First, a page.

Withdrawal Pains

Withdrawal Pains

Withdrawal Pains

A summary of what's in the major U.S. newspapers.
March 10 2000 7:30 AM

Withdrawal Pains

The New York Times and Los Angeles Times lead with yesterday's John McCain and Bill Bradley bow-outs, events that also make the Washington Post front, but are stuffed at USA Today. The Post leads instead with the Senate's approval of two nominees--a Mexican-American man and a woman--to the federal bench after a delay (two years for one of them, a record four years for the other) organized by conservative Republicans concerned that the two were too liberal. Al Gore opened his post-vote remarks in Spanish. (The coverage doesn't indicate whether he also donned a dress.) USAT leads with the White House's expected announcement today of a new FAA effort to work with the airlines to counteract skyrocketing flight delays. The Nasdaq's break through 5,000 tops the Wall Street Journal front-page financial news box and is also fronted by the WP and LAT.

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The NYT's big print doesn't mention Bradley's leaving, and the story proper doesn't get to it until the fifth paragraph. The two Times leads explain that Bradley actually quit and said he would support Gore while McCain only said he was suspending active campaigning and did not endorse Bush. The LAT explains one concrete difference between the two announcements: By not formally quitting, McCain will continue to receive federal matching funds. How much more? And isn't this rather money-grubby for Mr. Campaign Finance Reform? The papers don't go there, nor do they explain exactly what it means that neither candidate has agreed to release his delegates. Do unreleased delegates commit a crime if they vote otherwise? Are they automatically freed after the first ballot?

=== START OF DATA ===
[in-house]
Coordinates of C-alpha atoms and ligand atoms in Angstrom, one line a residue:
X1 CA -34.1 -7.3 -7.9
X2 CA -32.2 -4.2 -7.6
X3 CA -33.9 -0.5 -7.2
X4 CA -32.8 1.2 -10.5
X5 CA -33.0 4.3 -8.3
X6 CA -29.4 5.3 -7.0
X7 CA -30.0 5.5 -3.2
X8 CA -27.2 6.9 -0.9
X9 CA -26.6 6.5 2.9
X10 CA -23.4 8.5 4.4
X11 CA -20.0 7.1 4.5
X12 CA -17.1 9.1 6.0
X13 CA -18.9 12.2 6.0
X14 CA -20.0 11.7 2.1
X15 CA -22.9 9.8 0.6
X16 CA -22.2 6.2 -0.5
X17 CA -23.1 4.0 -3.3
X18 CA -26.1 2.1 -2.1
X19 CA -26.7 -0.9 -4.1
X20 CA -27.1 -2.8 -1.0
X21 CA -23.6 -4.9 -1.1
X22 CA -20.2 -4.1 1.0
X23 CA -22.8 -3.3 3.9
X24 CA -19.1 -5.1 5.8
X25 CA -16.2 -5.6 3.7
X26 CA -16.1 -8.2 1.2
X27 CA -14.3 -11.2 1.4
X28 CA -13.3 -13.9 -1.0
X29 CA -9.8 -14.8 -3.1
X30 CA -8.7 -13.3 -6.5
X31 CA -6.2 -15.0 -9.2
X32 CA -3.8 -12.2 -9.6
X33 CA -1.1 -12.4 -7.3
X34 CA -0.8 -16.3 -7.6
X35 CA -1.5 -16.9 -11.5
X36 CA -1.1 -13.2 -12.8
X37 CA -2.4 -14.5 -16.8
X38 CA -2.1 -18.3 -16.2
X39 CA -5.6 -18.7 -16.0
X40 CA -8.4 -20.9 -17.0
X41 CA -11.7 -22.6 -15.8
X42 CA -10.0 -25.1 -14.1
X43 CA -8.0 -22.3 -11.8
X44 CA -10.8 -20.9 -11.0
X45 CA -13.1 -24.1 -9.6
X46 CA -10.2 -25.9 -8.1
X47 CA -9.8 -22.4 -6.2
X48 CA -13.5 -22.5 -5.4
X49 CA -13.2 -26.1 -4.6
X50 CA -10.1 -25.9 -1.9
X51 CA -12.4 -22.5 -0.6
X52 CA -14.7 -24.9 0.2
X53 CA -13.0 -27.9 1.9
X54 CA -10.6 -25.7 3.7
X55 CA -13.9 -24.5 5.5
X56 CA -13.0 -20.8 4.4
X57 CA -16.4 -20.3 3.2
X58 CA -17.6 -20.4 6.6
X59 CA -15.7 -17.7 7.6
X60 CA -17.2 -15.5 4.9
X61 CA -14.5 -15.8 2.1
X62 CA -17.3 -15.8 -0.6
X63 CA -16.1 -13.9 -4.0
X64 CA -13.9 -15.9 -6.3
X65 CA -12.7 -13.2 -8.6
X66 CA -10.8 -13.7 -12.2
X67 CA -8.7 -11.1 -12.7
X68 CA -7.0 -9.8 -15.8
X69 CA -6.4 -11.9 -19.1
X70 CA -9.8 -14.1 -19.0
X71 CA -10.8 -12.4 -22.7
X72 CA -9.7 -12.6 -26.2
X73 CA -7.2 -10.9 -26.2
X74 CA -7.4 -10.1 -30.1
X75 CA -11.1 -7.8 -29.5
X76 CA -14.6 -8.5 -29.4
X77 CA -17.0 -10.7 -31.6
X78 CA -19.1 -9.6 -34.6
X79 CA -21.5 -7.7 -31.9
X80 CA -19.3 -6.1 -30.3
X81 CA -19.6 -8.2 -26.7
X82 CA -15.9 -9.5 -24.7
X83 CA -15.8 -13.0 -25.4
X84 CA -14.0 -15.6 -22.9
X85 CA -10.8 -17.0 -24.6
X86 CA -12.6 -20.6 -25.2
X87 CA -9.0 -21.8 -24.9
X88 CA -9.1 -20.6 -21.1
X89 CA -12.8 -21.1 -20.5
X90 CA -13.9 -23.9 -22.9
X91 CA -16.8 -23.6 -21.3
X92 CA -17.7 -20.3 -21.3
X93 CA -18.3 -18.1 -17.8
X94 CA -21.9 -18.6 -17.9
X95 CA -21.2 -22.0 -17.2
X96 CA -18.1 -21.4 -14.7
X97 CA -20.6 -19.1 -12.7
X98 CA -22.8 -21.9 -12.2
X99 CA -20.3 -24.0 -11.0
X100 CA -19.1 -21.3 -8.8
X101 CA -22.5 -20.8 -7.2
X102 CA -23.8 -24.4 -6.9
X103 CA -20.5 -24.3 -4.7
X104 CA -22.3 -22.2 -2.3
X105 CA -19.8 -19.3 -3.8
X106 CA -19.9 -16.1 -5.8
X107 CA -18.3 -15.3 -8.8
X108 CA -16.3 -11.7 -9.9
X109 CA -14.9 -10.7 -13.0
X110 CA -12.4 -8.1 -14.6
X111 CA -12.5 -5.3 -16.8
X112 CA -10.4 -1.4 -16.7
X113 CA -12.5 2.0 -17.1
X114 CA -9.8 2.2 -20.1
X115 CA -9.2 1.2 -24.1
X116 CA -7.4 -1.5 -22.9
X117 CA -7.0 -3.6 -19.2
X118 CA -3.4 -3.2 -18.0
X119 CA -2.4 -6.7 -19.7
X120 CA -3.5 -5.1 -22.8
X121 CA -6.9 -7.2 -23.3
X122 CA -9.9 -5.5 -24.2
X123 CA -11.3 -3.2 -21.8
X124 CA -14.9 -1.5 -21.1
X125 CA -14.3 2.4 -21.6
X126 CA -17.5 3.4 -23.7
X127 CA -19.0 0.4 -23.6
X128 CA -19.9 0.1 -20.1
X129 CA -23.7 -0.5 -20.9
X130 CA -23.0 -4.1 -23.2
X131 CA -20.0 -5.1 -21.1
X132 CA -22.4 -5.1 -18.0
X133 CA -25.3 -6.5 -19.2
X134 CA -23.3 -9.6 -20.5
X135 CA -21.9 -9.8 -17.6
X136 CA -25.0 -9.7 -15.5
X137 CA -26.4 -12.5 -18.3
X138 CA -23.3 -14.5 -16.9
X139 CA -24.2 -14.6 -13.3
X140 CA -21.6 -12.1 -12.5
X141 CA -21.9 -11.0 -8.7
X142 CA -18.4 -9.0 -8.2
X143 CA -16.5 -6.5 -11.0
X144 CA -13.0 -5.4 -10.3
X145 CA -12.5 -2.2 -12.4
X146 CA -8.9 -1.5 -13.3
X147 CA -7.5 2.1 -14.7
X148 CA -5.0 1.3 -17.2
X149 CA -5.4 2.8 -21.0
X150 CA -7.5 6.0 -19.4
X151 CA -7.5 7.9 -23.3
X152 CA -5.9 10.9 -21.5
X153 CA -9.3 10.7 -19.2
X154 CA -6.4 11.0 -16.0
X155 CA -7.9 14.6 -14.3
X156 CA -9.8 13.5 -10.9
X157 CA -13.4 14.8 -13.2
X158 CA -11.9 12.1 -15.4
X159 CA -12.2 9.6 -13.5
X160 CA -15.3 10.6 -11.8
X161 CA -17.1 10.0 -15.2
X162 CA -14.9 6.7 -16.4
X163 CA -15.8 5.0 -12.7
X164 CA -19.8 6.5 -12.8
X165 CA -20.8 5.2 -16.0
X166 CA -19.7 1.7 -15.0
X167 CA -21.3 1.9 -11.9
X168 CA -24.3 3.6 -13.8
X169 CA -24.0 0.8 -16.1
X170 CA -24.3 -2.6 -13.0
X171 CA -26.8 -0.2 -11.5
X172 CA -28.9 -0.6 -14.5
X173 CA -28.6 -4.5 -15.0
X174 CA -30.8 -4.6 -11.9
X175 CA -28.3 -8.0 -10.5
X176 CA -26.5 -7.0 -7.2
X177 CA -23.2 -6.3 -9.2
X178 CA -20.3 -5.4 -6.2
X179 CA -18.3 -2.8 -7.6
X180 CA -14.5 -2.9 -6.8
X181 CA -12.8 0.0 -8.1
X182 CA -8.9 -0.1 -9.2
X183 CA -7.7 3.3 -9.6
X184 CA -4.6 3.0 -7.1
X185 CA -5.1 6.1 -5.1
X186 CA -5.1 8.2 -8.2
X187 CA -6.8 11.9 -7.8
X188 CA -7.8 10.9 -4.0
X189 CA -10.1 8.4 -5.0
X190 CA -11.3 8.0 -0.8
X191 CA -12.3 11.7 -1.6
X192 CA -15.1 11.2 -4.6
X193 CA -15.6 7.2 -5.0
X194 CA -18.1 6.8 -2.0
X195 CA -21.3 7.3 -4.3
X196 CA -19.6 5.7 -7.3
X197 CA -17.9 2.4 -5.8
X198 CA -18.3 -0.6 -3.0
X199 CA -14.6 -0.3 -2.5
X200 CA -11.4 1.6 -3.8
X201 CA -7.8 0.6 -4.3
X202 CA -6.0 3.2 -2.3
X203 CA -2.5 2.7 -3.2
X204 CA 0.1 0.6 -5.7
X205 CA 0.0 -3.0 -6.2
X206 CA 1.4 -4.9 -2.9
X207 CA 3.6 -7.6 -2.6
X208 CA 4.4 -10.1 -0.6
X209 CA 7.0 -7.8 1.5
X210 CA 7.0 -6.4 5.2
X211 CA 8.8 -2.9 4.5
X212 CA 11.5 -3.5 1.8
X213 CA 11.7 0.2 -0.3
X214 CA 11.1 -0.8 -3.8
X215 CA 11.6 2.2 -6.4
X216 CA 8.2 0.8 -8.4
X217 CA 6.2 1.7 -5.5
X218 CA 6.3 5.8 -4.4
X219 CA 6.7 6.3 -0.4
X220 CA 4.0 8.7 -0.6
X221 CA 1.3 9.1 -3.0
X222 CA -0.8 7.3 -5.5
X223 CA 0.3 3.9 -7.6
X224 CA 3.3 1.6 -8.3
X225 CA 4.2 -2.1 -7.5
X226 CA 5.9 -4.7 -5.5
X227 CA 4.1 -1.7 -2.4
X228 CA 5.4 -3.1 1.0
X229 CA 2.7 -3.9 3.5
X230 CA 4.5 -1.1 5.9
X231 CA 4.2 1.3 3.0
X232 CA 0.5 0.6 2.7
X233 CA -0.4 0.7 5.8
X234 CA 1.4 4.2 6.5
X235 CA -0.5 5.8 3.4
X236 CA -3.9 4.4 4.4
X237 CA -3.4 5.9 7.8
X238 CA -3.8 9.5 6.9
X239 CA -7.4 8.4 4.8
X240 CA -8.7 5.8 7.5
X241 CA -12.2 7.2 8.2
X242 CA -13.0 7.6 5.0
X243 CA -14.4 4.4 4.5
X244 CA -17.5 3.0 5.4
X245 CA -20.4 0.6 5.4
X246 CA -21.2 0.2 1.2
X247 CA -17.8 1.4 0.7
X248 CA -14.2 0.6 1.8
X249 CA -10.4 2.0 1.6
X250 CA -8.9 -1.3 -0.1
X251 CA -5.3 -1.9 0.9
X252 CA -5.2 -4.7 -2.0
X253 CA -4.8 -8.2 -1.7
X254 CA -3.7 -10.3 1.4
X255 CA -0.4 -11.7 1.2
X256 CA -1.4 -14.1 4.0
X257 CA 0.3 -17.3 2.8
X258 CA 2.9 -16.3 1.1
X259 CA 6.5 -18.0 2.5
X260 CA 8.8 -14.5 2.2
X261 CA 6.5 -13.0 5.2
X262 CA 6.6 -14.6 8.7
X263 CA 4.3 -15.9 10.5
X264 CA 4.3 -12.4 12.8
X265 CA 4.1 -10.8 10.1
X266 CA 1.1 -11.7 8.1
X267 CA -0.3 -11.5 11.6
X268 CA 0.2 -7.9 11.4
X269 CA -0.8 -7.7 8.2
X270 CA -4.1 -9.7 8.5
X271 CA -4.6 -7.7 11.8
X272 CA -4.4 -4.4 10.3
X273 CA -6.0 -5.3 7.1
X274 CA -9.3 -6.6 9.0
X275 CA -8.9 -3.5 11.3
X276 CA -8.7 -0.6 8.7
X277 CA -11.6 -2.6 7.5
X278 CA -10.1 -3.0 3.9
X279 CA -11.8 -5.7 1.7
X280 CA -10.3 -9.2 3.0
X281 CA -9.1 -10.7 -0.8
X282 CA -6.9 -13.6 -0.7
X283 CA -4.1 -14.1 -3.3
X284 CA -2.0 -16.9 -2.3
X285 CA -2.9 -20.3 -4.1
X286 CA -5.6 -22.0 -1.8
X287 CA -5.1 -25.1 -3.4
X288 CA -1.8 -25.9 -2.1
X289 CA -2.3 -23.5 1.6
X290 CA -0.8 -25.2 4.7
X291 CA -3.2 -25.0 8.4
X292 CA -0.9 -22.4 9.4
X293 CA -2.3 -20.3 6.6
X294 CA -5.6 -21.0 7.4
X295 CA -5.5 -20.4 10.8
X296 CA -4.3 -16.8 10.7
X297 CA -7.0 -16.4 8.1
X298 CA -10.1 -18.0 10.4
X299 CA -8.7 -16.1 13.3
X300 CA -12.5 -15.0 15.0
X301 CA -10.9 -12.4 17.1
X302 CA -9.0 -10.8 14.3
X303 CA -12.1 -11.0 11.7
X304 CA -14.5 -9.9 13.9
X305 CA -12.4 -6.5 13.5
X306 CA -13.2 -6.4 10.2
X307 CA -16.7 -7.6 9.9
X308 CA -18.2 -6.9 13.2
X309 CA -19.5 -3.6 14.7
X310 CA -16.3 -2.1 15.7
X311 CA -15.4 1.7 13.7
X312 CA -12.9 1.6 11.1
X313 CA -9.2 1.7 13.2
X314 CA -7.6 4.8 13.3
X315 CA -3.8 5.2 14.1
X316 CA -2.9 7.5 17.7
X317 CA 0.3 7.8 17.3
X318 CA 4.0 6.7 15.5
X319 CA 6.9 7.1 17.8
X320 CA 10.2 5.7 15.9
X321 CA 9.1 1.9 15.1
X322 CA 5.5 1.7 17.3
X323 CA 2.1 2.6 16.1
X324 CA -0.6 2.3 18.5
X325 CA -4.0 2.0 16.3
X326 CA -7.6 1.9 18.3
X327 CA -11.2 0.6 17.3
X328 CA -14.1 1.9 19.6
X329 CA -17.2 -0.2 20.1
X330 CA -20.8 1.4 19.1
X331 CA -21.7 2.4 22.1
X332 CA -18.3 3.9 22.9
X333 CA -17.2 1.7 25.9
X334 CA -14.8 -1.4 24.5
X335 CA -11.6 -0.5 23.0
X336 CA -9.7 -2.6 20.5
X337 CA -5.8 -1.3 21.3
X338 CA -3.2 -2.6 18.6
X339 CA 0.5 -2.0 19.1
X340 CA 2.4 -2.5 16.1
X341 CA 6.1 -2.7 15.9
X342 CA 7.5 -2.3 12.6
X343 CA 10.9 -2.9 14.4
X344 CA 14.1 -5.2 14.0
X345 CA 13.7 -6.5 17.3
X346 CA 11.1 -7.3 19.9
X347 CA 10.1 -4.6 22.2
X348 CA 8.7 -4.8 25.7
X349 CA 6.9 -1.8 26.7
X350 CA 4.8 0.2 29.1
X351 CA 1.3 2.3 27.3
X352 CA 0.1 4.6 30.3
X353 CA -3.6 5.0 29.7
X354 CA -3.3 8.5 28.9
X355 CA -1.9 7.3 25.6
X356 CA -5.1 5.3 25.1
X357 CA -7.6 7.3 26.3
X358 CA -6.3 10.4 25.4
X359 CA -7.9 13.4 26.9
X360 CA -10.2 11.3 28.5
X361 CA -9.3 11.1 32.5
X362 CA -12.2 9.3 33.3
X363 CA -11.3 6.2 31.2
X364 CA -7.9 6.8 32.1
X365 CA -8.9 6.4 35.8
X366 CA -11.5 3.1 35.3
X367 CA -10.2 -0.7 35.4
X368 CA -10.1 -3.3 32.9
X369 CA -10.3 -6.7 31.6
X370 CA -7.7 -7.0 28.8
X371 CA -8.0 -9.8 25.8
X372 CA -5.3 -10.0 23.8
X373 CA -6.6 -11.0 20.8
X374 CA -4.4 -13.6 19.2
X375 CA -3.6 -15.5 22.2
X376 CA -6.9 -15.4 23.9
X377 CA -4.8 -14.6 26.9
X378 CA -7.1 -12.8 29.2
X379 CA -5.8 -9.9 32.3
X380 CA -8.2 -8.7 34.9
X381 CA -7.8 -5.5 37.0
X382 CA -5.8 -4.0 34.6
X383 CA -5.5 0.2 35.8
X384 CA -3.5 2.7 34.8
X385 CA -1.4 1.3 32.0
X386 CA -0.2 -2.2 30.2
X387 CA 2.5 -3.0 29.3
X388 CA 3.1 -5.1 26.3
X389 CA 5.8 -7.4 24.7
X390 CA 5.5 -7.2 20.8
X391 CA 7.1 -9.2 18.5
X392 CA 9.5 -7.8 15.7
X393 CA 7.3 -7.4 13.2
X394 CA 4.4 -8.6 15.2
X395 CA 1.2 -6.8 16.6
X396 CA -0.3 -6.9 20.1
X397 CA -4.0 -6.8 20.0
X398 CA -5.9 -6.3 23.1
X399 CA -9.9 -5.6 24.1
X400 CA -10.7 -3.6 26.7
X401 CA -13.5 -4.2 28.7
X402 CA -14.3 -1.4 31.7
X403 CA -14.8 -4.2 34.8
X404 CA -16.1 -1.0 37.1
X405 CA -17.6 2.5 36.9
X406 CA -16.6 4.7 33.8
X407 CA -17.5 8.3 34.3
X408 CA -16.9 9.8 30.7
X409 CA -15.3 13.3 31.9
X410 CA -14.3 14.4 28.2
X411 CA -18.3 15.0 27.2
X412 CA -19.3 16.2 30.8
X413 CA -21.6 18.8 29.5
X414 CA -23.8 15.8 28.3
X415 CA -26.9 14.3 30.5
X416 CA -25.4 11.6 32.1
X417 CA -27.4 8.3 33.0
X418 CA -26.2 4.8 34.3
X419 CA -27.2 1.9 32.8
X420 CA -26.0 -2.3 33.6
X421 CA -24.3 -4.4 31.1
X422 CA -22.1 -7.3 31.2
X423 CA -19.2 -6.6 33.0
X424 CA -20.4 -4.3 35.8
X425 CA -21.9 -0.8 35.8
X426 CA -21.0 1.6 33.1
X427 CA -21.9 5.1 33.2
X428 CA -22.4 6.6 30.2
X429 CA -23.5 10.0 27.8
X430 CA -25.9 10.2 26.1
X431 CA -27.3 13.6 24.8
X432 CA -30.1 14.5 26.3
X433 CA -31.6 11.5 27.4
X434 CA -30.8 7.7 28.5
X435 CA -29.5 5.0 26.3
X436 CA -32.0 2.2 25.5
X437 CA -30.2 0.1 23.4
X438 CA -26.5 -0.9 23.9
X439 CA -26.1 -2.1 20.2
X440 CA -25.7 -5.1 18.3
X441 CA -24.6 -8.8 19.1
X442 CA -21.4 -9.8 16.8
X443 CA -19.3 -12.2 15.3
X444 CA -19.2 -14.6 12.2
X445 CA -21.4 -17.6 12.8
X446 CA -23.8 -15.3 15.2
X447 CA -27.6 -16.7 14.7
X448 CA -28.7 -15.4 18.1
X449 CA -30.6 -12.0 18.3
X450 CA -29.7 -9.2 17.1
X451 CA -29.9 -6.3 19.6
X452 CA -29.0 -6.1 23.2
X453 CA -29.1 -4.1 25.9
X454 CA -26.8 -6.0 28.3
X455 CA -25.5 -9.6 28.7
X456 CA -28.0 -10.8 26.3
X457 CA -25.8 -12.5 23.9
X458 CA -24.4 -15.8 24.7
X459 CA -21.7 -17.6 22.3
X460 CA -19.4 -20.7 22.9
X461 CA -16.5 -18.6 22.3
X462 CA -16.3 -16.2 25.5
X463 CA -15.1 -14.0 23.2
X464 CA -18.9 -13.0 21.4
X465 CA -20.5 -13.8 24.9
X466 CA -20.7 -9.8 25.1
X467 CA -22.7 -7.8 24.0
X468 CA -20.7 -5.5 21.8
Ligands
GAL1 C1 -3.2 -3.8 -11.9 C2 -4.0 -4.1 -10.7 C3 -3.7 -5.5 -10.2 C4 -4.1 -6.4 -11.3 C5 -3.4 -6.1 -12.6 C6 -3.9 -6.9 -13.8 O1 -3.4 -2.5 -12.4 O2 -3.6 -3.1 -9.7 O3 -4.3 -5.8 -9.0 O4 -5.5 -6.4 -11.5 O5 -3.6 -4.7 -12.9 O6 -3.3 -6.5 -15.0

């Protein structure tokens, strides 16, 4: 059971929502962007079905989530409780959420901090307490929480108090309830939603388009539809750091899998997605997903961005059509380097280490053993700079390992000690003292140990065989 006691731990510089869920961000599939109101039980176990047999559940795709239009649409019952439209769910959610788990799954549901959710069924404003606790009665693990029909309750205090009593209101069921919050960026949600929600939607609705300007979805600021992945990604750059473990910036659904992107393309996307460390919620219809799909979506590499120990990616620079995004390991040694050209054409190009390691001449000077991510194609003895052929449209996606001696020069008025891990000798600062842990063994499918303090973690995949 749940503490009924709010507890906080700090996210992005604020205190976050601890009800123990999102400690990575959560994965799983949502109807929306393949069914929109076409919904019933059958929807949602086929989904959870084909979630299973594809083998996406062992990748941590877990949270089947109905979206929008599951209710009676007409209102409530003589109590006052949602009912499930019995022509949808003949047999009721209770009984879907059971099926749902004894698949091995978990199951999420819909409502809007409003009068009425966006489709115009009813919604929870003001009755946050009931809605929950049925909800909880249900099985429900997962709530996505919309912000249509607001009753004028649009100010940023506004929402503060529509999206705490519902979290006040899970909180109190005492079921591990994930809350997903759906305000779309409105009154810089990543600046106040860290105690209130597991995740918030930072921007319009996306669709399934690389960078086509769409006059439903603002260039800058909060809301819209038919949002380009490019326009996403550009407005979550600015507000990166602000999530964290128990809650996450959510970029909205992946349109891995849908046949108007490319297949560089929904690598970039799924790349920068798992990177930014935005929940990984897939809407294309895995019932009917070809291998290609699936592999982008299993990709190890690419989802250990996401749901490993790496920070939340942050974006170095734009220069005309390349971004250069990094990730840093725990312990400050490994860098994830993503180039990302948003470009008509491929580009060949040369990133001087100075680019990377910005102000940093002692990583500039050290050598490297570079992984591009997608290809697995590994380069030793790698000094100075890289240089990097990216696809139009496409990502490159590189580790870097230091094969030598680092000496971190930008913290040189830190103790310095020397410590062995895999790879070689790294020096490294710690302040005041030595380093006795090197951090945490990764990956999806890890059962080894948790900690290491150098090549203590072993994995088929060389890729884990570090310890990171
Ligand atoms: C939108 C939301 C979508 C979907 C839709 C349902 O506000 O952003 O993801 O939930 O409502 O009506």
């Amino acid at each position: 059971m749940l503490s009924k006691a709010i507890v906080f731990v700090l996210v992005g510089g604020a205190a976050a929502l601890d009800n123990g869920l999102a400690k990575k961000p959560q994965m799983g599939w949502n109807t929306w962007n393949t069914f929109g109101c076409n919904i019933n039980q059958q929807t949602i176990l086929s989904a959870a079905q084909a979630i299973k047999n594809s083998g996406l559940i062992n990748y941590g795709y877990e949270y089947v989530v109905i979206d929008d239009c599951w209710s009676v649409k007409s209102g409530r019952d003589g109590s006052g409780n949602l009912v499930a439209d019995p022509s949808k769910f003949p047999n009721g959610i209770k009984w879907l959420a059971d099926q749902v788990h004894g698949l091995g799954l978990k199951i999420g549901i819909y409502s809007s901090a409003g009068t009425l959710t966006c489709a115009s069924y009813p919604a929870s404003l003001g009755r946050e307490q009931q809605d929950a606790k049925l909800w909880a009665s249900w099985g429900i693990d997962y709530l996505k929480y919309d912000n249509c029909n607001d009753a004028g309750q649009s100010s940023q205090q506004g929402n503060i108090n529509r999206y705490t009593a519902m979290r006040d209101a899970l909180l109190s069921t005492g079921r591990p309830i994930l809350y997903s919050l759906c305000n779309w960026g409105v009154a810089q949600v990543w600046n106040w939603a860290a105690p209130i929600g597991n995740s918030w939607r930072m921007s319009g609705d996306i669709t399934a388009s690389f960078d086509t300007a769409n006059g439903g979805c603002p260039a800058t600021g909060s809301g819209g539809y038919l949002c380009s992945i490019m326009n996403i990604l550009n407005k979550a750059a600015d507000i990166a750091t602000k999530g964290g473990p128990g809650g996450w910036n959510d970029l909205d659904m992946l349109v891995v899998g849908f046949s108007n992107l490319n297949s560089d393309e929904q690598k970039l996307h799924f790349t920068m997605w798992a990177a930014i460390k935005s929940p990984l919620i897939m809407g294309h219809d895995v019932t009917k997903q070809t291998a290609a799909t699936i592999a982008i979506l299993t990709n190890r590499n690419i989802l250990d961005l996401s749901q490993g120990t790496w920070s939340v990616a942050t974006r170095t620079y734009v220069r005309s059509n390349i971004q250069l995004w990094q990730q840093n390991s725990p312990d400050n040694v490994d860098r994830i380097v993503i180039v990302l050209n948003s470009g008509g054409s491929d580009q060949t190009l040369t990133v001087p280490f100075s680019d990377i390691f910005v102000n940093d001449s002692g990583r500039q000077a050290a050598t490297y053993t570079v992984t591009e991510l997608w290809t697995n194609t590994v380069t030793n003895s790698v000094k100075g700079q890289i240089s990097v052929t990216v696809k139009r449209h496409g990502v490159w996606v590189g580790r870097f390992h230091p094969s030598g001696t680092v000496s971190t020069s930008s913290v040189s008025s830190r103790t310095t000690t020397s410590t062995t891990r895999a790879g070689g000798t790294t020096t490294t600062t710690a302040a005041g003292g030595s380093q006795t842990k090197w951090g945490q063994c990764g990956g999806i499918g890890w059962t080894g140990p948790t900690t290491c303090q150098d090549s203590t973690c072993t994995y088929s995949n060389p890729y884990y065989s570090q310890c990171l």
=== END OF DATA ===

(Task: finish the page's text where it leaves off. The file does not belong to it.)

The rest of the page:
The coverage points out that McCain did disavow a third-party bid. The NYT describes a short Bush-McCain phone call as what many Republicans hope is the beginning of a reconciliation that would lead to McCain's endorsement of Bush. But the paper also notes that McCain's advocacy of campaign finance reform and his tax cut position pull in the opposite direction.

The House yesterday agreed to a $1 increase in the federal minimum wage to $6.15/hour but coupled this to a $123 billion tax cut, which President Clinton said afterwards would prompt him to veto the resultant bill if it got to his desk. The big print over the NYT headline reads, "MINIMUM WAGE RISE OF $1 IS APPROVED"--misleading in that it makes it seem that the bill has cleared the Senate too and leaves to the small print subhead the tie to the tax cut. The LAT headline for the story, "HOUSE VOTES TO HIKE MINIMUM WAGE TO $6.15," leaves out the tax cut tie altogether.